15:03
where I can do these incredible rides
15:05
with this group of troubled kids
15:07
coming from Ethiopia
15:09
and Morocco and Russia.
15:11
And I feel blessed and fortunate
15:14
that every week, every Tuesday --
15:16
and actually every Friday also --
15:18
I can once again celebrate
15:21
in the marrow of my bones
15:24
the very essence of living in Israel on the edge.
15:27
Thank you.
15:30
(Applause)
15:32

sponsored links

Shimon Schocken - Computer Scientist, Educator
Shimon Schocken is a computer science professor and dedicated educator.

Why you should listen

Shimon Schocken is a former dean at Interdisciplinary Center (IDC) Herzliya, a new Israeli private university which he helped found in 1995. He's also taught at NYU, Harvard and Stanford. Together with Noam Nisan he developed a freely available, open-source, self-paced program for learning applied computer science: The Elements of Computing Systems. Offered in 2005, this led to one of the first successful open online courses. Now, courses based on the approach are offered by traditional universities as well as in crowd-sourced settings, and have been taken freely by thousands of self-learners over the web. Registration, lecture and project schedules are managed by volunteer course coordinators, and student questions are answered by the course alumni community.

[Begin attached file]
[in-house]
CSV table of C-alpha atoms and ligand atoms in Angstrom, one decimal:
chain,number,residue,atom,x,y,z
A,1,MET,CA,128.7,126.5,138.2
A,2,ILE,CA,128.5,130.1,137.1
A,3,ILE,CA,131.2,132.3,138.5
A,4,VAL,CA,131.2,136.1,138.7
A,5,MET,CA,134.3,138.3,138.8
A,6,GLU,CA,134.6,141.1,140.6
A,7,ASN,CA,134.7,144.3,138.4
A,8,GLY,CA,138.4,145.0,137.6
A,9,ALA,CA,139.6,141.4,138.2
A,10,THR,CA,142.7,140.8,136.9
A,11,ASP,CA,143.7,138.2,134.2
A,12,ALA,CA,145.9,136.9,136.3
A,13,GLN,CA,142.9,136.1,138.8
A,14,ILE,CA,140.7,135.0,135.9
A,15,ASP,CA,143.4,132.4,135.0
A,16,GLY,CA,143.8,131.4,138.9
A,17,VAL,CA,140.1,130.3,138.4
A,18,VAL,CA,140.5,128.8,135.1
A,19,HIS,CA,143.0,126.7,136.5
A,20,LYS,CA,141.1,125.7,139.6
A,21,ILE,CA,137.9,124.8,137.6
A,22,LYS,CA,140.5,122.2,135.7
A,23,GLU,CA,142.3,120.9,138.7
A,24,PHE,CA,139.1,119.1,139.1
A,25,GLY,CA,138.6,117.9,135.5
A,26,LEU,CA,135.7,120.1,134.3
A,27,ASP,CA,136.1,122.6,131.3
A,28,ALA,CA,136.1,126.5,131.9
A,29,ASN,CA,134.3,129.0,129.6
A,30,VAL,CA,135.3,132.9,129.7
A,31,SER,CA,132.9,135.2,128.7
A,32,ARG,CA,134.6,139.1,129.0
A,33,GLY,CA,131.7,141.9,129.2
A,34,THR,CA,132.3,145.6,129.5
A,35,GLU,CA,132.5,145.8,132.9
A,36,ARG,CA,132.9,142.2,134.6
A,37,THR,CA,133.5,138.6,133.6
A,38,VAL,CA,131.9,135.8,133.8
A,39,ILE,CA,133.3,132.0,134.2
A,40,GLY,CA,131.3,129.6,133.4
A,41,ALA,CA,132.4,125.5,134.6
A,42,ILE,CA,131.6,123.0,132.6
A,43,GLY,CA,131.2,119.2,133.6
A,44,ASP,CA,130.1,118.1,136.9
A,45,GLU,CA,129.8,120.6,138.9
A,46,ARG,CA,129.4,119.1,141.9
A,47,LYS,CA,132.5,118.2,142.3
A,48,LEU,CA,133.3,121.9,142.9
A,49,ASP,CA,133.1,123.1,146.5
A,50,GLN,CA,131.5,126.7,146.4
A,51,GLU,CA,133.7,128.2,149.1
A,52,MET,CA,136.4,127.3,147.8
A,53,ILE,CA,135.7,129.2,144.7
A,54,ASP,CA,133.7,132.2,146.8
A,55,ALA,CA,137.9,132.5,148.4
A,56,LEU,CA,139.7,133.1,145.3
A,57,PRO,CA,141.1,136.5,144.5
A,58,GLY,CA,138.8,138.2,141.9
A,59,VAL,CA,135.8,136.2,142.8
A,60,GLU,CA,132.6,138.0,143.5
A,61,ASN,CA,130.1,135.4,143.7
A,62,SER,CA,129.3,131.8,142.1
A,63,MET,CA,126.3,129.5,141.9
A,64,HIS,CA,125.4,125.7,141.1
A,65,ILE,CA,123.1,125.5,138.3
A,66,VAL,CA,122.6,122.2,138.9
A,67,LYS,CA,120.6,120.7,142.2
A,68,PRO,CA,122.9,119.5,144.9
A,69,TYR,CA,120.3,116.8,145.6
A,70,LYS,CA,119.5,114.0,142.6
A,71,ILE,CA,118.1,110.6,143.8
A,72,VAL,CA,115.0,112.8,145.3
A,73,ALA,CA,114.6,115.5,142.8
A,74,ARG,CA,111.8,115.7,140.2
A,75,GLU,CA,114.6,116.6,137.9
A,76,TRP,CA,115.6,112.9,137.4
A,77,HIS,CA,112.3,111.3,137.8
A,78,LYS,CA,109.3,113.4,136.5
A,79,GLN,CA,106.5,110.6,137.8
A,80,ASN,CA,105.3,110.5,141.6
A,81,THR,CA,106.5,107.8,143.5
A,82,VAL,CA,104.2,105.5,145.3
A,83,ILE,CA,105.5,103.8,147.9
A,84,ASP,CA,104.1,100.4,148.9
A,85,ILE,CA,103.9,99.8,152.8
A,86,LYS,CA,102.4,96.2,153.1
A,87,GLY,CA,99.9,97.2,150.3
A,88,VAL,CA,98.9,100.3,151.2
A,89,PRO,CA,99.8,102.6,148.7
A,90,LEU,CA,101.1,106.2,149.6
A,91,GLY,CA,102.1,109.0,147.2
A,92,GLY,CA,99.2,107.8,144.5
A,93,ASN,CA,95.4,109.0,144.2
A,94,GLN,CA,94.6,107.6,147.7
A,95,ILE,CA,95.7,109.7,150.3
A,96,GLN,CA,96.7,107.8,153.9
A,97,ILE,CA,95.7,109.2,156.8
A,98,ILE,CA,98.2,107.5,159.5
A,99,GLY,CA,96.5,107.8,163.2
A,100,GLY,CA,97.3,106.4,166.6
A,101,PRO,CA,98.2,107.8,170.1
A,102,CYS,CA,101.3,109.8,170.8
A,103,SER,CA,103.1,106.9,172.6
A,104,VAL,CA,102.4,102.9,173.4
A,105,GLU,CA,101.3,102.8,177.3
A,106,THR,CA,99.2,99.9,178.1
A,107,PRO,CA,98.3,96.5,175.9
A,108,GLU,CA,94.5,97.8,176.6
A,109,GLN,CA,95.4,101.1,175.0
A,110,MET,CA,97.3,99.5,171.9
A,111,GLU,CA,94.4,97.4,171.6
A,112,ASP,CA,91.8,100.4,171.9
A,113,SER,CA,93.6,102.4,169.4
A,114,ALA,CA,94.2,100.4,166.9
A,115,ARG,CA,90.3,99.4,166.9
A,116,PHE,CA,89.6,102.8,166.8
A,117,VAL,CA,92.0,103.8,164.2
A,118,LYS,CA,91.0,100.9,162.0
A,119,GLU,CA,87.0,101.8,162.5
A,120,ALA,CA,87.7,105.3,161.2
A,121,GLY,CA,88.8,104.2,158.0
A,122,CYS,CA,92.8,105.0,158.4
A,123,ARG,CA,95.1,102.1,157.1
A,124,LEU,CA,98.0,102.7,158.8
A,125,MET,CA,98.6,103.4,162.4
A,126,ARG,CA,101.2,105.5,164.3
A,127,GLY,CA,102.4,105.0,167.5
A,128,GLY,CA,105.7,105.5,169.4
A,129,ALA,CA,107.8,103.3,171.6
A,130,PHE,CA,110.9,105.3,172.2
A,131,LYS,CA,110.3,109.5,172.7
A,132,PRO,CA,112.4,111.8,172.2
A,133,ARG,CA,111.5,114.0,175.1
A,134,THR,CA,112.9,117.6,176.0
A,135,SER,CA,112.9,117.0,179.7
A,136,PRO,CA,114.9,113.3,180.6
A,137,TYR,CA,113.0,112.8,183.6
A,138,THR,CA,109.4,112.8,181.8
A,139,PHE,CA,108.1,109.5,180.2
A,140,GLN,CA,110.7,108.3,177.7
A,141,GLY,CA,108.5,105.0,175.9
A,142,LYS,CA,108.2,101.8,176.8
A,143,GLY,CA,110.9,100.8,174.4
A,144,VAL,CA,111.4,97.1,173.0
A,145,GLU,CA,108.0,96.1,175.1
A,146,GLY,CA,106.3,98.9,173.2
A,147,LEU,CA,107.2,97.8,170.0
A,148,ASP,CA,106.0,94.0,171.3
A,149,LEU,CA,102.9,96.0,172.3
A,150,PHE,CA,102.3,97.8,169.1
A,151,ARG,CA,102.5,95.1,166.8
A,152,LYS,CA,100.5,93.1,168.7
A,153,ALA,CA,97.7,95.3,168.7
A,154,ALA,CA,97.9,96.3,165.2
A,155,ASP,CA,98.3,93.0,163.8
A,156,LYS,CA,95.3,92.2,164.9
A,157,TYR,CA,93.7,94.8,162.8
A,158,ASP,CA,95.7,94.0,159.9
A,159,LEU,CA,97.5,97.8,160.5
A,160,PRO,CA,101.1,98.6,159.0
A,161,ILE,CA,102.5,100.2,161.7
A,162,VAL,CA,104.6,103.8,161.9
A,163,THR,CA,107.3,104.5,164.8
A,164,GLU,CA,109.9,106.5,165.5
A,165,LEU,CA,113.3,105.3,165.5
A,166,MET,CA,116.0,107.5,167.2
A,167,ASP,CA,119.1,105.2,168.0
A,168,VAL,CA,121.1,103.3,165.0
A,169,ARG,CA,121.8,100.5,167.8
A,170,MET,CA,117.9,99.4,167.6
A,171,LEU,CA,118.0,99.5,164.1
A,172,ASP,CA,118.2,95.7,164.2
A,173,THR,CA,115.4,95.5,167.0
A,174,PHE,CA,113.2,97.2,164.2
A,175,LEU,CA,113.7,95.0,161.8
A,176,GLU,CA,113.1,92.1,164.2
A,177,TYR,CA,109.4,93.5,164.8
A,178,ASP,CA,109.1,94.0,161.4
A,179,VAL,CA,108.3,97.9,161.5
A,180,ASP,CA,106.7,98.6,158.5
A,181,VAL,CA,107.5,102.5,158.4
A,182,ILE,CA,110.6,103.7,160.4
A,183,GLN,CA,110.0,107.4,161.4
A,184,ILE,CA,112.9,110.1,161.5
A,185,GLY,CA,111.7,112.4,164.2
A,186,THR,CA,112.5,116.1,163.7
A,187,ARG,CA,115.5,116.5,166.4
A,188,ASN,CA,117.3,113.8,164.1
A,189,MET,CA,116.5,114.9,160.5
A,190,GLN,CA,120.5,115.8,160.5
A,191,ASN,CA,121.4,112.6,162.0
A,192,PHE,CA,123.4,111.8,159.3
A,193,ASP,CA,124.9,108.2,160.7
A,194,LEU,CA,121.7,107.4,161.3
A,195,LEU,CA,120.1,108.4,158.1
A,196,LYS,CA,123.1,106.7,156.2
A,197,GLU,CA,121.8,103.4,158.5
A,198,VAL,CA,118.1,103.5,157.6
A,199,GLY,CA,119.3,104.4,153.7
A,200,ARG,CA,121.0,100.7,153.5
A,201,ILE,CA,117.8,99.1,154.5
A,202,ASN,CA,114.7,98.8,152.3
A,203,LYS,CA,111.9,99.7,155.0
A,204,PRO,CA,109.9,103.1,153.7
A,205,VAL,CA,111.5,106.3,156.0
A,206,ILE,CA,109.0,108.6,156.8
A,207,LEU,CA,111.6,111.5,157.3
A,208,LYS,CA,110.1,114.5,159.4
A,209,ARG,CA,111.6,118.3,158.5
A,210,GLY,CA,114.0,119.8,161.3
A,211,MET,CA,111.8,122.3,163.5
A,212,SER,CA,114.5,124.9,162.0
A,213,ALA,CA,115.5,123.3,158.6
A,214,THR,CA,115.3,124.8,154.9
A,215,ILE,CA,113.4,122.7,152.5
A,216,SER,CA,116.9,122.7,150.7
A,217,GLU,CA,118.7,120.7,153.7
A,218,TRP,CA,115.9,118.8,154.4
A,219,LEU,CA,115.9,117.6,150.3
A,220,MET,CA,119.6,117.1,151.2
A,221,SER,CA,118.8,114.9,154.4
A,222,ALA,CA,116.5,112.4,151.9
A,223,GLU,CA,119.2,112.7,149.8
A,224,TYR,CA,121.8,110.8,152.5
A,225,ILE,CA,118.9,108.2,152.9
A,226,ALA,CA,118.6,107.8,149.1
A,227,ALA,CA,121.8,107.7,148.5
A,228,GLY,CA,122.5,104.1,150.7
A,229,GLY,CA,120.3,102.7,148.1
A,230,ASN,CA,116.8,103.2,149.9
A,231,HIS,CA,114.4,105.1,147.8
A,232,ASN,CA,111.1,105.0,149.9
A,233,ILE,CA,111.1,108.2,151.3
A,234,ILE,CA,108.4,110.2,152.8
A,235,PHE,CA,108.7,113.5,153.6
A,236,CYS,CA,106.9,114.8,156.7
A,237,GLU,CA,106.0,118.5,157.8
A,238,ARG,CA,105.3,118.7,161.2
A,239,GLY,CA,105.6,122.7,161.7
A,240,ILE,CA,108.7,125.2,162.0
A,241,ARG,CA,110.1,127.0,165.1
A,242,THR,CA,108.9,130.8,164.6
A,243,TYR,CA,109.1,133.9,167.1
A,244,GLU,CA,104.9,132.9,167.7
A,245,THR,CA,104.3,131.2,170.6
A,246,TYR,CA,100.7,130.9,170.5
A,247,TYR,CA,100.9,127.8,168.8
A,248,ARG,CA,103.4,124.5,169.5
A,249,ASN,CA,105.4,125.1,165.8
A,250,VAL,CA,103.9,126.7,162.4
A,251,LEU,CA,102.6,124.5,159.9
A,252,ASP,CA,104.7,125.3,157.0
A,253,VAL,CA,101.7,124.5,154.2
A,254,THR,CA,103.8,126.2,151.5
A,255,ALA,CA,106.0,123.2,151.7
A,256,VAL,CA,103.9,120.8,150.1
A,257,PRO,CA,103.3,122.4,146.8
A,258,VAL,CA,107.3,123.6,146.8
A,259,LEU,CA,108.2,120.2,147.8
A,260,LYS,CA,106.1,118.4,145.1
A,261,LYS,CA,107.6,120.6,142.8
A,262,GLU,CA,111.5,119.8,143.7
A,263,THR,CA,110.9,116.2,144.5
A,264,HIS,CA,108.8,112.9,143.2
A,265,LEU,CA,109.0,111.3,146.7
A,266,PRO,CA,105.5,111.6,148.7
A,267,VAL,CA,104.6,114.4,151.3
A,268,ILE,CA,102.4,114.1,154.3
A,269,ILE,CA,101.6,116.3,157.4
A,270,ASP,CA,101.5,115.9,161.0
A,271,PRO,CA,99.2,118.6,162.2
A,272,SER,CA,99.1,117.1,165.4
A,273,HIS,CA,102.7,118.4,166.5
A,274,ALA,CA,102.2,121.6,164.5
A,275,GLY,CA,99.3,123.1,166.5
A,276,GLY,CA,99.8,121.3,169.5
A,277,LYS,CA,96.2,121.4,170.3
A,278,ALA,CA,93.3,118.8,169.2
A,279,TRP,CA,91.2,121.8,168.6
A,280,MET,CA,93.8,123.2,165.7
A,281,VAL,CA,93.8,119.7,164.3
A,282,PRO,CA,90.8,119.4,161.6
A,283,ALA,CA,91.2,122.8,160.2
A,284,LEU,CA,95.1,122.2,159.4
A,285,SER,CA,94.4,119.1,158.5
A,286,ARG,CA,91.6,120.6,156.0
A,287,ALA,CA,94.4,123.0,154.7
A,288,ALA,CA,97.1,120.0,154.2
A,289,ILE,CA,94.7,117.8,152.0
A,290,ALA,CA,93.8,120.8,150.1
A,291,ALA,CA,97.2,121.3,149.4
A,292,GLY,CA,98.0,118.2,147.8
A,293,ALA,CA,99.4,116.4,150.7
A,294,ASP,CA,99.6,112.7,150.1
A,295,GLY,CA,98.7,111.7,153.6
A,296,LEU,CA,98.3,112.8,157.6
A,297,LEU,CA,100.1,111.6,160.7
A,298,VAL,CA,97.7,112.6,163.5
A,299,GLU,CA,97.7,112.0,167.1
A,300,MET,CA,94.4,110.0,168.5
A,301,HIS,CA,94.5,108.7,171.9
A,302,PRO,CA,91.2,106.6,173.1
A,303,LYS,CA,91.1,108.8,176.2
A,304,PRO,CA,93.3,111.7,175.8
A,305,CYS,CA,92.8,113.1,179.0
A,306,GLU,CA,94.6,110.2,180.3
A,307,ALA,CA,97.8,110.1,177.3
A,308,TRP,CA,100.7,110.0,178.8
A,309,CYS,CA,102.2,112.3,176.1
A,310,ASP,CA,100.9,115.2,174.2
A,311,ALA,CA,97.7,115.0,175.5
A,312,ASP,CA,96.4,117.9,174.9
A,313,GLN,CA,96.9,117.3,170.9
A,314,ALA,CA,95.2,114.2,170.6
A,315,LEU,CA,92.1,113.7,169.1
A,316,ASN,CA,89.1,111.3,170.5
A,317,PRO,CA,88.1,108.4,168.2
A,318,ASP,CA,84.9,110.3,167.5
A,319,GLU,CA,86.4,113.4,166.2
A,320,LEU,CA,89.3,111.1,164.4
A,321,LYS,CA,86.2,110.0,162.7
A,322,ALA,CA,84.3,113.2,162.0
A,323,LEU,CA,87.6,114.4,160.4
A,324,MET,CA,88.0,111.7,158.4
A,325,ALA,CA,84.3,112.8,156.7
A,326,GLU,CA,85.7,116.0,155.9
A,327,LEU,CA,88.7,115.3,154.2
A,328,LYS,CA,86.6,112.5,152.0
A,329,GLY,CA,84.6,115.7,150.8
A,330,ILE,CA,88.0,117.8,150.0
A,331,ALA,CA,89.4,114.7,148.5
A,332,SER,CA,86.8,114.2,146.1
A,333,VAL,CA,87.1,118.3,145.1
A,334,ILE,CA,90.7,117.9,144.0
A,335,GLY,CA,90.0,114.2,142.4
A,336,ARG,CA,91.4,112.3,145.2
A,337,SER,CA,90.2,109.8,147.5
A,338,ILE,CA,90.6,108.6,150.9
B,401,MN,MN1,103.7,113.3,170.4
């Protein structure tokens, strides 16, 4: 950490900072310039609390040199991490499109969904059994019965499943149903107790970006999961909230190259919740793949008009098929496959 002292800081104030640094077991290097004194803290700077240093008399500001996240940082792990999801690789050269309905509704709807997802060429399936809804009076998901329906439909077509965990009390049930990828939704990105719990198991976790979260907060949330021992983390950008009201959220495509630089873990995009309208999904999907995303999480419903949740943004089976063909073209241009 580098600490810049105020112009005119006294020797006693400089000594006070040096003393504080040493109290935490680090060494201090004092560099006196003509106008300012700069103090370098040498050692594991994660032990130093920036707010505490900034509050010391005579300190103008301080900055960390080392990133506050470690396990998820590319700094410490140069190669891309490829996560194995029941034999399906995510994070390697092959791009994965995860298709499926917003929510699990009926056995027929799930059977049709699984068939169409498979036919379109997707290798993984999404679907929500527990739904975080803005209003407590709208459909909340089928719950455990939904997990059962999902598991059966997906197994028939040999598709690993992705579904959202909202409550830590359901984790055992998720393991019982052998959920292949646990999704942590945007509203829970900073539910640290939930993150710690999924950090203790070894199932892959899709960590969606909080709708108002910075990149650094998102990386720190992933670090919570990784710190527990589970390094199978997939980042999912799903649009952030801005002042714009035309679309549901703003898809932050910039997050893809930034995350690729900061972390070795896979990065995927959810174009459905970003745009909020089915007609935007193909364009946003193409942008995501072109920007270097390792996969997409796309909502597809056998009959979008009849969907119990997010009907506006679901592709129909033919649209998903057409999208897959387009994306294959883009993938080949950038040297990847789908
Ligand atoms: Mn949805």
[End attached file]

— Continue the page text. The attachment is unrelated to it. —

His current project focuses on developing instructional materials for early-age math education, which he thinks can be transformed using low-cost tablet computers. He uses his other life passion, mountain biking, to teach adolescent boys in Israelʼs juvenile detention centers valuable life lessons through challenging bike rides in remote locations. He was co-organizer and program chair of TEDxTelAviv 2010.

The original video is available on TED.com
sponsored links

If you need translations, you can install "Google Translate" extension into your Chrome Browser.
Furthermore, you can change playback rate by installing "Video Speed Controller" extension.

Data provided by TED.

This website is owned and operated by Tokyo English Network.
The developer's blog is here.